Cover image of "Kill Decision," a military technothriller

Over the past two centuries, industrial technology has played an increasingly critical role in warfare. From the telegraph, ironclad steamships, and Gatling guns of the 19th century to the supersonic aircraft, computer-directed artillery fire, and drones of the present day, the capacity of human beings to murder one another by the thousands has grown at an alarming pace. In his military technothriller, Kill Decision, author Daniel Suarez explores the potential of the next step away from human intervention in warfare: robotic autonomous killer drones.

Estimated reading time: 5 minutes

Two extraordinary lead characters

The central characters in this novel are a supersoldier we know initially only as Odin and a tenured professor of biology named Linda McKinney.


Odin is the next best thing to a superhero. He possesses a staggering range of skills and knowledge and is obviously a man of exceptionally high intelligence. Odin is a master sergeant, leader of a small team of special operators in a top-secret unit in the Pentagon known as The Activity. He answers to an officer known only as The Colonel. The team has orders to uncover the identity of the people who have been using killer drones to assassinate what seem to be randomly selected individuals all across the United States.


Linda McKinney is a myrmecologist, a specialist in the behavior of ants. Though she is a full professor at an unnamed university, she spends extended periods overseas seeking out colonies of aggressive ants for study. A talented mathematician as well as a biologist, she develops algorithms to represent the behavior she observes. When we meet her, McKinney is deep in the jungle in northern Tanzania studying weaver ants. “Along with mankind they were one of the few extirpator species on earth—meaning they deliberately sought out and destroyed rival organisms (including their own species) to maintain absolute control of their territory.” What this behavior might have to do with military drones will only become clear in the telling. Oh, and by the way: McKinney can hold her own in the physically demanding action that follows. She is an experienced skydiver and rock climber and appears able to handle weapons.

Kill Decision by Daniel Suarez (2012) 514 pages ★★★★☆

An attack drone like those in this military technothriller
Today’s military drones allow their operators to sit hundreds or even thousands of miles from the action. Imagine what war might be like if the human operator were entirely removed from the picture. Image; The Security Times

An explosive beginning to this military technothriller

Kill Decision opens in Iraq, where a million Shiite Muslim pilgrims are streaming toward the tomb at Karbala of Husayn ibn Ali, the grandson of Muhammad. Suddenly, a Reaper drone appears overhead and looses fourteen AGM Hellfire missiles on the crowd. Tens of thousands die. The drone’s wreckage after it blows itself up in the air bears clear American markings, but the Pentagon strenuously denies responsibility. And this tragic event gives only a hint of the violence to follow.

Action that ricochets around the world

In their quest to discover who is behind the assassinations in the United States and the attack at Karbala, Odin’s team travels all over the globe.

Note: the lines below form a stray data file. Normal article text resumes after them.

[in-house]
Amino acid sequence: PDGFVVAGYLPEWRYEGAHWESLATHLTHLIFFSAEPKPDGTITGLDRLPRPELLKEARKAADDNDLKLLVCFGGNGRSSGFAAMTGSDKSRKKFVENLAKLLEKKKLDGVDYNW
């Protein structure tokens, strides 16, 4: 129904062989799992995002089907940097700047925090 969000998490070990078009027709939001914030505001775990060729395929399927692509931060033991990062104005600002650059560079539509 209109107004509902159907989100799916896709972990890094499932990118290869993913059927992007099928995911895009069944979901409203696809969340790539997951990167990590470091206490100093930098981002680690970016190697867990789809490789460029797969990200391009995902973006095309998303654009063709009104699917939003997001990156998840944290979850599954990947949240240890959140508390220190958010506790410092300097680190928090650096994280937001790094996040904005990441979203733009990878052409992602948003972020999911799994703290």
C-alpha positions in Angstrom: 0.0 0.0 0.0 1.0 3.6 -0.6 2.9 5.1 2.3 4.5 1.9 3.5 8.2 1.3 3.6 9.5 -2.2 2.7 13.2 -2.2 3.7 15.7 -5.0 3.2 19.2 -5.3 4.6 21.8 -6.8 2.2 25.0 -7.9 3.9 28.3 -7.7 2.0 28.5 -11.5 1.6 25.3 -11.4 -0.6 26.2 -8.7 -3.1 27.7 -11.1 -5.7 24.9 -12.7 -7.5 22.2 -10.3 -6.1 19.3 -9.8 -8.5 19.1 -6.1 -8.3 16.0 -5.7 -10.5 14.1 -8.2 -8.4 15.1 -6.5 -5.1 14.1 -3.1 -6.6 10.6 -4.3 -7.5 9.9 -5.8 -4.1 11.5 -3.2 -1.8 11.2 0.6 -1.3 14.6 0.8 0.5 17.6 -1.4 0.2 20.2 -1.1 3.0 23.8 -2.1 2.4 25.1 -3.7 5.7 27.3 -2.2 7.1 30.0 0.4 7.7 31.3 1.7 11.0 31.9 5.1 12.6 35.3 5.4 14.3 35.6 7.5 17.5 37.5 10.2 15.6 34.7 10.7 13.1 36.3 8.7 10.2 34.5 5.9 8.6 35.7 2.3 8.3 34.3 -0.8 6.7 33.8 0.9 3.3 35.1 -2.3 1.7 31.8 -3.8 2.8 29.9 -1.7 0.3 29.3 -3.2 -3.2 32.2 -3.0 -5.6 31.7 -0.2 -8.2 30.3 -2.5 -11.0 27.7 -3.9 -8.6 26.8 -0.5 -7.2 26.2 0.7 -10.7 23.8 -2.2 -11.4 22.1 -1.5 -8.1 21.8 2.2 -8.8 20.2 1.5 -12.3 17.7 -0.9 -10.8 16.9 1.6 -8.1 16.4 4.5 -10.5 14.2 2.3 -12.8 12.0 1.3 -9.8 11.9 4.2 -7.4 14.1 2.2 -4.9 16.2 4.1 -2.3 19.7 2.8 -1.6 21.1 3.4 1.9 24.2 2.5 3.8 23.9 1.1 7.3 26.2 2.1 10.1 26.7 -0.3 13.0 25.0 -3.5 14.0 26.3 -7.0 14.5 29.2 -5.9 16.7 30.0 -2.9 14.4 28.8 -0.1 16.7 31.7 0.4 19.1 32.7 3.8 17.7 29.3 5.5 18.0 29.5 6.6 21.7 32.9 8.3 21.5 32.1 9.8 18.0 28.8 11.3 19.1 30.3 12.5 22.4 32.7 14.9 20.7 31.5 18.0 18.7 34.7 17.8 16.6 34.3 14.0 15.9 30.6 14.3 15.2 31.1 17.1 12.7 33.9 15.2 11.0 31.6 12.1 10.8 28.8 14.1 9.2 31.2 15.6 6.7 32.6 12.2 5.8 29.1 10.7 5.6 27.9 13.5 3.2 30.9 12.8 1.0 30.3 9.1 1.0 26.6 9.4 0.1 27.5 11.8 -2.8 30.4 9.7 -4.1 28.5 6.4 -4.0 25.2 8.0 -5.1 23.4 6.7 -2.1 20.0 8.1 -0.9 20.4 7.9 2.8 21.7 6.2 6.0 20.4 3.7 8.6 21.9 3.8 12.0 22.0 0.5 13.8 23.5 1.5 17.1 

• In Tanzania, they rescue McKinney from certain death and kidnap her, making her an unwilling member of their team.
  • At Stanford University, Odin witnesses the assassination of a brilliant group of computer science graduate students who have developed a uniquely advanced form of computer vision. Their software enables an artificial intelligence not just to see and identify objects in its environment but to understand what they are and what they are capable of doing.
  • In Karachi, Pakistan, the team observes a warehouse where parts from scores of crashed US drones are being reassembled.
  • At a container port on the Chinese coast, they search for clues about the travel path of a huge shipment of drones bound for an unknown destination.

Meanwhile, we become acquainted with a public relations executive named Henry Clarke in Reston, Virginia, and a mysterious Washington, DC lawyer known only as Marta. It’s clear they are somehow involved in the events that are roiling American society. But we will only later come to understand just how.

A very real threat

The stakes couldn’t be higher. “Dozens of nations plan on using drones to shift the balance of geopolitical power—to undo U.S. aerial and naval supremacy at a bargain price.” The world will never be the same if America’s enemies succeed in creating autonomous killer drones that might destroy US military outposts in complete anonymity. However, we would be exceedingly naive to think that the Pentagon—as well as the Chinese, Russians, Iranians, North Koreans, and every other nation with pretensions to military power—isn’t actively working on developing such weapons. Once they make their debut in some near-future conflict, the world will be on a path to uncontrollable violence that might even eventually pose an existential threat to all of humanity. Today, we can read about this threat in a military technothriller. Tomorrow, it may be a reality.

About the author

Image of Daniel Suarez, author of this military technothriller

Daniel Suarez (1964-) left a career as an information technology consultant to take up writing full-time. He has produced six novels to date, all techno-thrillers. On his author website, he describes himself as follows: “a former systems consultant to Fortune 1000 companies, he has designed and developed mission-critical software for the defense, finance, and entertainment industries.” He lives in Los Angeles.

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